The color version of Georges Méliès' masterpiece, A Trip to the Moon (1902), was presented at the Cannes Film Festival during the Opening evening, on May 11, 2011.
Press Release from Palo Alto Film Festival
The color version of Georges Méliès' masterpiece, A Trip to the Moon (1902), was presented at the Cannes Film Festival during the Opening evening, on May 11, 2011. 109 years after its first release, a fully restored color version is once again visible on screen, after being considered lost.
In 2010, a full restoration was launched by 3 experts in worldwide film restoration: a private collection Lobster Films, and two non profit entities, Groupama Gan Foundation for Cinema and Technicolor Foundation for Cinema Heritage.
Thanks to the advanced digital technologies available today, the fragments of the 13,375 frames were reassembled and restored one by one. The film premiered at the Cannes Festival with an original soundtrack by the French band, AIR and is now starting a worldwide tour of the international festivals. It is presented in Palo Film Film Festival on October 1st.
In May 1902, Georges Méliès shot the film, A Trip to the Moon. It was released in black and white, and also in color, hand painted. It was considered as a long feature at the time - around 16 minutes - and was success worldwide. The first blockbuster in the history of cinema was immediately pirated and plagiarized. In 1923, the black and white version survived Georges Méliès' act of folly, when he attempted to burn his collection of film negatives.
The color version was considered definitively lost, however a color print was finally found in 1993 in Barcelona, Spain, donated by a private film collector to the Filmoteca de Catalunya. However, the nitrate print had been severely damaged over time and was in such poor condition that attempting any restoration work seemed futile. Following a film exchange with the Filmoteca de Catalunya, Lobster Films received the damaged color print and began the tedious task of peeling off and unrolling the nitrate prints to be able to digitize them. It took two years to extract the images fragments. The data obtained was stored on a hard drive for eight years as the technology available at the time did not allow Lobster Films continue the restoration.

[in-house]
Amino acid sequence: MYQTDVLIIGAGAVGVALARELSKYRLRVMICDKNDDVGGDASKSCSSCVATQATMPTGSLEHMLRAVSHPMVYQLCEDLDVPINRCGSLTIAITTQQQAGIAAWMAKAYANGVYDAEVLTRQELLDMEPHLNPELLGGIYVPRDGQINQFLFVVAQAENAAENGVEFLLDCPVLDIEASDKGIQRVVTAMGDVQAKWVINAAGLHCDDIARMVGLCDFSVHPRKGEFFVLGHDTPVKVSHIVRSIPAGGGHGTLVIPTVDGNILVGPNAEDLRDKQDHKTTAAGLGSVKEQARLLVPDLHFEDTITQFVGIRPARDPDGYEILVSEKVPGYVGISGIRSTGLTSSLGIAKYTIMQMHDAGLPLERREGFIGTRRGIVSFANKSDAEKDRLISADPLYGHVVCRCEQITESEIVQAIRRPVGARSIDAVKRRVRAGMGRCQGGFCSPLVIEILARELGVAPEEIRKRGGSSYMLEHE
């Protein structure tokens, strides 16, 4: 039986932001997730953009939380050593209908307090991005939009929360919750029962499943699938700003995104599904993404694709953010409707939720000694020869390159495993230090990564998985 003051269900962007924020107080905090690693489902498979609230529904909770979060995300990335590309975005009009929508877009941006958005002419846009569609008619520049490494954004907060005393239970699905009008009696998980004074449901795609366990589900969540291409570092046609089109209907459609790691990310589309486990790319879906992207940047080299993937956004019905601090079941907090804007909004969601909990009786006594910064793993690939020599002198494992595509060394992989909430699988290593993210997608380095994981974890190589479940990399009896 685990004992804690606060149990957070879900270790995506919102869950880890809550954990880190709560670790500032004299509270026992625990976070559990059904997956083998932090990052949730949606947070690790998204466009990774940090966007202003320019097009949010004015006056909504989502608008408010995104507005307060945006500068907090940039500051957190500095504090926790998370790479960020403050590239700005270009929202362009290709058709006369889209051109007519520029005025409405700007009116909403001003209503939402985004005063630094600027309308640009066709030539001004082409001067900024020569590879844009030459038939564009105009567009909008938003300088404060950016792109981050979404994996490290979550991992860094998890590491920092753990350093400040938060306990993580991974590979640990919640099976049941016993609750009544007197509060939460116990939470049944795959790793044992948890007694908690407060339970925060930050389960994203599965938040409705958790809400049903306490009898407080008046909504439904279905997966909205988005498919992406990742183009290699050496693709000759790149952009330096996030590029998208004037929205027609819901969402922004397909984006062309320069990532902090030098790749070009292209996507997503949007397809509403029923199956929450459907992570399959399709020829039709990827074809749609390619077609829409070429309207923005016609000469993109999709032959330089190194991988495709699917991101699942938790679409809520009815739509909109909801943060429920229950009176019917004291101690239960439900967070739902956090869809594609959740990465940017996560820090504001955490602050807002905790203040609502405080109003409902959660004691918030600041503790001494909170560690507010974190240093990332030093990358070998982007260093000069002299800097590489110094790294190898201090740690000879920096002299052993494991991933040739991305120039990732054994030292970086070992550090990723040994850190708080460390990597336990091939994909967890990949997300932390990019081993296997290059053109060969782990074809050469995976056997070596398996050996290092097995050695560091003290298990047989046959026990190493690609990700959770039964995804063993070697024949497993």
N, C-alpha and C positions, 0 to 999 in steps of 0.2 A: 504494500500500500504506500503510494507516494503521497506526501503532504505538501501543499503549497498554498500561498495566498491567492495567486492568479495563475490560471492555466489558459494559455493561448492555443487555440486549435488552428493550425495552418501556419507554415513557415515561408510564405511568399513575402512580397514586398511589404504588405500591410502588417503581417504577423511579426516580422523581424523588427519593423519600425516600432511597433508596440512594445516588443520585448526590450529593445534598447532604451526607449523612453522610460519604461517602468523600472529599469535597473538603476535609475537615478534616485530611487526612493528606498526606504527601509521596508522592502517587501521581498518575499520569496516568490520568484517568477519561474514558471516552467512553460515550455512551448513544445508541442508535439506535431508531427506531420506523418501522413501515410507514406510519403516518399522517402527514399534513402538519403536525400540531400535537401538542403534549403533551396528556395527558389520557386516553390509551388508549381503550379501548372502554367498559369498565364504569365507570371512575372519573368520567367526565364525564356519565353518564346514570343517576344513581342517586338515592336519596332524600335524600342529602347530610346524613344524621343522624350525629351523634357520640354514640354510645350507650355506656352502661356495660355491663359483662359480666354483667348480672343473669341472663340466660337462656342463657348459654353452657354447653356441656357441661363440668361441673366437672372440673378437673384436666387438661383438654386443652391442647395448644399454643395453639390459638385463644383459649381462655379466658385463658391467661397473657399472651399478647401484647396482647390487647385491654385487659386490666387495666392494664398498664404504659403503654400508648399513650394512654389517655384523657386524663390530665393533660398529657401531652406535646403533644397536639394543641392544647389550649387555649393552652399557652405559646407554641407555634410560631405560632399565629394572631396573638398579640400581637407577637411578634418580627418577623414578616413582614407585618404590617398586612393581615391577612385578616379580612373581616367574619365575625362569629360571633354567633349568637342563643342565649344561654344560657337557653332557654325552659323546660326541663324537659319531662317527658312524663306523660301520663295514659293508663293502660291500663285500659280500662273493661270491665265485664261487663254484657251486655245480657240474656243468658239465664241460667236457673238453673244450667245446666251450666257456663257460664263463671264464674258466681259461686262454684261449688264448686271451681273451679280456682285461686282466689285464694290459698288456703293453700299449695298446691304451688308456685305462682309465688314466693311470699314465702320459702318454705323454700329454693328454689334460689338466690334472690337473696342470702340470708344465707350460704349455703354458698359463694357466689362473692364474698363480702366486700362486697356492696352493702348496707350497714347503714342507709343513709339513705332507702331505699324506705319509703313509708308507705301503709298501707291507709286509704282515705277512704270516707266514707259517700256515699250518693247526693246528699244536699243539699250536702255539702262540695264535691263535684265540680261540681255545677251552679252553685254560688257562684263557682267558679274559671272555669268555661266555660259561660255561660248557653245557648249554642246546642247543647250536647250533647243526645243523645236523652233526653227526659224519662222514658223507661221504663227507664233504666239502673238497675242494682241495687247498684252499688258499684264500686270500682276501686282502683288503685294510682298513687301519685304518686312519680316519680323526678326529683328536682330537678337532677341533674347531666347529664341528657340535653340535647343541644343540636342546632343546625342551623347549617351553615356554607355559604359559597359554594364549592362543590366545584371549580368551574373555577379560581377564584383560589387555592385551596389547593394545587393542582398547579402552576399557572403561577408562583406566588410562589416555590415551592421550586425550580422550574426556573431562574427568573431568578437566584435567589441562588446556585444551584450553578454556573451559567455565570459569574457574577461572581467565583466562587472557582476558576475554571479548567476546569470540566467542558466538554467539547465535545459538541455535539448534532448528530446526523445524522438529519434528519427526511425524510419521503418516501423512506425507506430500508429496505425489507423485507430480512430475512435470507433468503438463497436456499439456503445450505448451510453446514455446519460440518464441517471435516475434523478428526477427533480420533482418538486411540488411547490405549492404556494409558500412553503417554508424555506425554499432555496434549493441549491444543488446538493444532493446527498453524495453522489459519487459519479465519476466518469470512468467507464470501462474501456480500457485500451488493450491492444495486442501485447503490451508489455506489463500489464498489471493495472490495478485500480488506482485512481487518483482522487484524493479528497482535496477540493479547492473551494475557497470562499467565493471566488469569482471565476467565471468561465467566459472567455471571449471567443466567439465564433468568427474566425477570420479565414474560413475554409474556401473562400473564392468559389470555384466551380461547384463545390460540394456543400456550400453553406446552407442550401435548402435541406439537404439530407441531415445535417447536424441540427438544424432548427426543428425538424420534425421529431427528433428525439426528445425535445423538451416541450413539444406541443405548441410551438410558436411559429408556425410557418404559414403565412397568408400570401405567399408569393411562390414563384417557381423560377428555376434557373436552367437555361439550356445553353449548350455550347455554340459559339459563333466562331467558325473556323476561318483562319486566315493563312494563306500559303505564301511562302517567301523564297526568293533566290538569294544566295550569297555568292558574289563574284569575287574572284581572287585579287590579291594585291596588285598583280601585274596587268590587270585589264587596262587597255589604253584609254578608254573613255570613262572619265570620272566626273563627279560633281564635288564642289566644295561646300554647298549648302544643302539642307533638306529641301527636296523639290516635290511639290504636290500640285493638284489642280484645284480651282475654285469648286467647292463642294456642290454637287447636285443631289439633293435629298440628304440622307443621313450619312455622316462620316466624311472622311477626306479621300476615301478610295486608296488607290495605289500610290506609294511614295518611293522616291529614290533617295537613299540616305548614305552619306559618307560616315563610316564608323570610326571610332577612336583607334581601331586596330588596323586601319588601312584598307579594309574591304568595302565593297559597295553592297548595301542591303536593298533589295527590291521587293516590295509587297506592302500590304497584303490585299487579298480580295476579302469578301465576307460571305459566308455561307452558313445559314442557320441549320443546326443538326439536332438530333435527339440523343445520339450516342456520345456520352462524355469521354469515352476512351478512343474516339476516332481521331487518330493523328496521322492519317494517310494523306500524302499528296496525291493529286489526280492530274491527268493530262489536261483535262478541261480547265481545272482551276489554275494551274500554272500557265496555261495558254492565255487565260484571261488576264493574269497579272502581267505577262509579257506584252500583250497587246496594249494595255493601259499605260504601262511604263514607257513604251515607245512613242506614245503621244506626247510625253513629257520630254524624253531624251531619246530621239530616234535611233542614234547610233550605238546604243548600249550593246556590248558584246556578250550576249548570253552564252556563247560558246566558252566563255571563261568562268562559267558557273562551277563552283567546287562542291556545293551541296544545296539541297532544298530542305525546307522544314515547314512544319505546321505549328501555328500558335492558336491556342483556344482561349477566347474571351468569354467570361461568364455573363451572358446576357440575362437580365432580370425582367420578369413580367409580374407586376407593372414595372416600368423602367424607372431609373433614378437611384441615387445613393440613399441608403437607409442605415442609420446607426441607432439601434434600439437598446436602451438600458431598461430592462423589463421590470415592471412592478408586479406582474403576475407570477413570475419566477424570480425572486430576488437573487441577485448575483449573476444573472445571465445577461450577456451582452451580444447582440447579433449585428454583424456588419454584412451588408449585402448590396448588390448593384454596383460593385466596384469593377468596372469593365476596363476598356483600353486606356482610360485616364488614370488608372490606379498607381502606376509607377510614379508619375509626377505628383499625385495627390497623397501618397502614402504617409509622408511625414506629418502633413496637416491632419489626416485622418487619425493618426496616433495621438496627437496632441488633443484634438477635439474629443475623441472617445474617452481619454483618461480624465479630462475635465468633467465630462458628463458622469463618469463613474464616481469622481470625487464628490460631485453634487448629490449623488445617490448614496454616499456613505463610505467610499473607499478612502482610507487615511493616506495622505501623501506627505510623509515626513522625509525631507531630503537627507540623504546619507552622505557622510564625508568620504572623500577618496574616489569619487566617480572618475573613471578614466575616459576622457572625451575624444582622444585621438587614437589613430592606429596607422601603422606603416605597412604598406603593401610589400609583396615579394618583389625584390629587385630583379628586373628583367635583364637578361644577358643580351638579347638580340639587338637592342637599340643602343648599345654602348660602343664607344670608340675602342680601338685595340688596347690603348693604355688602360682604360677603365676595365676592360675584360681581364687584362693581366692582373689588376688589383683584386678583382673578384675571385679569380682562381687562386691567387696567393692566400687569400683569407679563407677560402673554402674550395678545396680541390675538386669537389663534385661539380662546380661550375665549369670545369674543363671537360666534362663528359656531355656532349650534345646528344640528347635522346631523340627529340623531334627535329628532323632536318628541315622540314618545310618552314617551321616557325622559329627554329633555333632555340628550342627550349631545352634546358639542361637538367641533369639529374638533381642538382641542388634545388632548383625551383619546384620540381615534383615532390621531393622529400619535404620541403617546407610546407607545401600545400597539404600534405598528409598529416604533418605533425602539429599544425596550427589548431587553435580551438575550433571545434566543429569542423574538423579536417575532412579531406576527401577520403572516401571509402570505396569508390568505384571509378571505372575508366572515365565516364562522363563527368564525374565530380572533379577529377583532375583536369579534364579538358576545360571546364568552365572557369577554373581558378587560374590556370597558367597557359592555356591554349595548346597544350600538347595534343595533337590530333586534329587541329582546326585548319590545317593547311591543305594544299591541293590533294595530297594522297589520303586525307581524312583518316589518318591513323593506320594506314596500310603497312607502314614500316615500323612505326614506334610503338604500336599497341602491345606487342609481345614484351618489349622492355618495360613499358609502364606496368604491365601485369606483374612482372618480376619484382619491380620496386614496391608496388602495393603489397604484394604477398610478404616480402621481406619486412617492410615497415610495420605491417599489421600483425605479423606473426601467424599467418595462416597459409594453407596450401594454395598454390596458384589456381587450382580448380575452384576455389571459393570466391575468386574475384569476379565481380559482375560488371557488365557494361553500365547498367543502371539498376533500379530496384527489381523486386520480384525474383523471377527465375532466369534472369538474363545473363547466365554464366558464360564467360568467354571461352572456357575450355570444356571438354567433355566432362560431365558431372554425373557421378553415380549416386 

In 2010, a project team was set up, involving 3 experts in worldwide film restoration: a private collection Lobster Films, and two non profit entities, Groupama Gan Foundation for Cinema and Technicolor Foundation for Cinema Heritage. This team launched one of the most complex and ambitious restoration project in the history of cinema, with a budget equivalent to a long feature high-end restoration (more than 400,000 euros).
The digital restoration of A Trip to the Moon took place at Technicolor Creative Services in Los Angeles, California and was supervised by Tom Burton. A black and white original nitrate print belonging to the Méliès family and a positive print belonging to the Centre National du Cinéma (CNC) were used during the restoration. The digitization of these elements was done by the Archives françaises du film (CNC-AFF).
As is the case with all the restoration projects conducted by the two foundations, the objective is to circulate the film to the largest audience possible. For this purpose, they have asked the French band, AIR, to compose an original soundtrack to accompany this silent film, which was at the time of its first release screened with a musician on stage playing "popular music," as described the in the film reviews of the time.
"This is the most complex and ambitious restoration project we have evertaken on, all the more that this film, one of the first in the history of cinema, was had vanished for over 100 years," declared Serge Bromberg (Lobster Films), Gilles Duval (Groupama Gan Foundation for Cinema) and Séverine Wemaere (Technicolor Foundation for Cinema Heritage).
A colossal amount of work was done in order to breathe life back into this color masterpiece by Georges Méliès. Its premiere at the Cannes Film Festival, for the Opening Evening, was a great start to celebrate the 150th anniversary of the filmmaker's birth in 2011.
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